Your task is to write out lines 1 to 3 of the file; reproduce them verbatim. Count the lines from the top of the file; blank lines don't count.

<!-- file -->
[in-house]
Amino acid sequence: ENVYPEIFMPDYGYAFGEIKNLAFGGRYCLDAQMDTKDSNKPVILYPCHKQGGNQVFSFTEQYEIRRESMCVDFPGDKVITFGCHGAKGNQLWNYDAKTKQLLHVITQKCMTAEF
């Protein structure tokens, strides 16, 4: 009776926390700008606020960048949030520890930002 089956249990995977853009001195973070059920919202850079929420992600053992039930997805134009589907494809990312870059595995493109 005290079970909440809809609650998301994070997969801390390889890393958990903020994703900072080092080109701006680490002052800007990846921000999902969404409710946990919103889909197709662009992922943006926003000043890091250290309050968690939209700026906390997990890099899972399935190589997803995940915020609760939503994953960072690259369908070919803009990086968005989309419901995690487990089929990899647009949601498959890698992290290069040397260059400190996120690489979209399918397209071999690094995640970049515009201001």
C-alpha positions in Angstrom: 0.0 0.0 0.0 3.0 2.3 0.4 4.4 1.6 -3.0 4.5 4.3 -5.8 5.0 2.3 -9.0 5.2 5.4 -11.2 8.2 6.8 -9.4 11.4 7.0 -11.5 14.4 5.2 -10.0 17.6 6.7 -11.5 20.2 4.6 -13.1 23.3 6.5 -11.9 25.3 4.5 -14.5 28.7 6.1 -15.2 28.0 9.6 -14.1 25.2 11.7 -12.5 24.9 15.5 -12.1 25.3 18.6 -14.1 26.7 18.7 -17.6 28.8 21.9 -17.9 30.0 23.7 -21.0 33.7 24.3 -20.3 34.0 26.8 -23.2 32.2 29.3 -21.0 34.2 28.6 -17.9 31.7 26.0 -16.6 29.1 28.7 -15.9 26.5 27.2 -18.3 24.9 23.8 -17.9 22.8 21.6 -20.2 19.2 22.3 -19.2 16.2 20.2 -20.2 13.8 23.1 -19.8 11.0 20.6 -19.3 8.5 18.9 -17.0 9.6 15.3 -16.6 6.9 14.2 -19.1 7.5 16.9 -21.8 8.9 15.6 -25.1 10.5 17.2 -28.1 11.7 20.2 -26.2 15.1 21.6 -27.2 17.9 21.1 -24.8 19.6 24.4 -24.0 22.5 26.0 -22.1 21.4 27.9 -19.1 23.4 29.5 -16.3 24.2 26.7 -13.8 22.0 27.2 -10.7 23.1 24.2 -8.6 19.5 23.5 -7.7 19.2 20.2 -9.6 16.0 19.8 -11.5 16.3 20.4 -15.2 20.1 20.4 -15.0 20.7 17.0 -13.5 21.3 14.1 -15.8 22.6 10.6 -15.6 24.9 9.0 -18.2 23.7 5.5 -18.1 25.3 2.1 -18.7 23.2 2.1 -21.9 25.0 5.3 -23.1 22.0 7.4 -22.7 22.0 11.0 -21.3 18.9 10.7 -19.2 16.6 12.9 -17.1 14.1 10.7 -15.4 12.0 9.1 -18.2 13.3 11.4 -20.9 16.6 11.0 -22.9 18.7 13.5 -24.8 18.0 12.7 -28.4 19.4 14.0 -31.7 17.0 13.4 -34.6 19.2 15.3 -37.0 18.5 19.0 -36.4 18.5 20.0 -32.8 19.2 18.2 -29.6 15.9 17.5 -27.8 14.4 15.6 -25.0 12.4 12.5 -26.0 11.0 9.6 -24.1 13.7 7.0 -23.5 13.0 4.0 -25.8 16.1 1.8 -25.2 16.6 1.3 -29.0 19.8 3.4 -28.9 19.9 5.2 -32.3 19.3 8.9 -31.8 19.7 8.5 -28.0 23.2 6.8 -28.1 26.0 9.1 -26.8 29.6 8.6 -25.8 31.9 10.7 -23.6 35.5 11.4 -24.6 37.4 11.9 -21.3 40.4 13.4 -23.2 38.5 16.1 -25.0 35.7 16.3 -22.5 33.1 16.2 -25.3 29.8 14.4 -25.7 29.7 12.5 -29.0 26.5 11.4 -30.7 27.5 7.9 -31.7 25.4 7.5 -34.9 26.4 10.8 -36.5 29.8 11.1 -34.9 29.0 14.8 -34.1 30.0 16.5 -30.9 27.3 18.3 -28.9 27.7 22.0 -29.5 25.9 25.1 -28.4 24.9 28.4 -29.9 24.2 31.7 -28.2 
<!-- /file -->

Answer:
[in-house]
Amino acid sequence: ENVYPEIFMPDYGYAFGEIKNLAFGGRYCLDAQMDTKDSNKPVILYPCHKQGGNQVFSFTEQYEIRRESMCVDFPGDKVITFGCHGAKGNQLWNYDAKTKQLLHVITQKCMTAEF
């Protein structure tokens, strides 16, 4: 009776926390700008606020960048949030520890930002 089956249990995977853009001195973070059920919202850079929420992600053992039930997805134009589907494809990312870059595995493109 005290079970909440809809609650998301994070997969801390390889890393958990903020994703900072080092080109701006680490002052800007990846921000999902969404409710946990919103889909197709662009992922943006926003000043890091250290309050968690939209700026906390997990890099899972399935190589997803995940915020609760939503994953960072690259369908070919803009990086968005989309419901995690487990089929990899647009949601498959890698992290290069040397260059400190996120690489979209399918397209071999690094995640970049515009201001």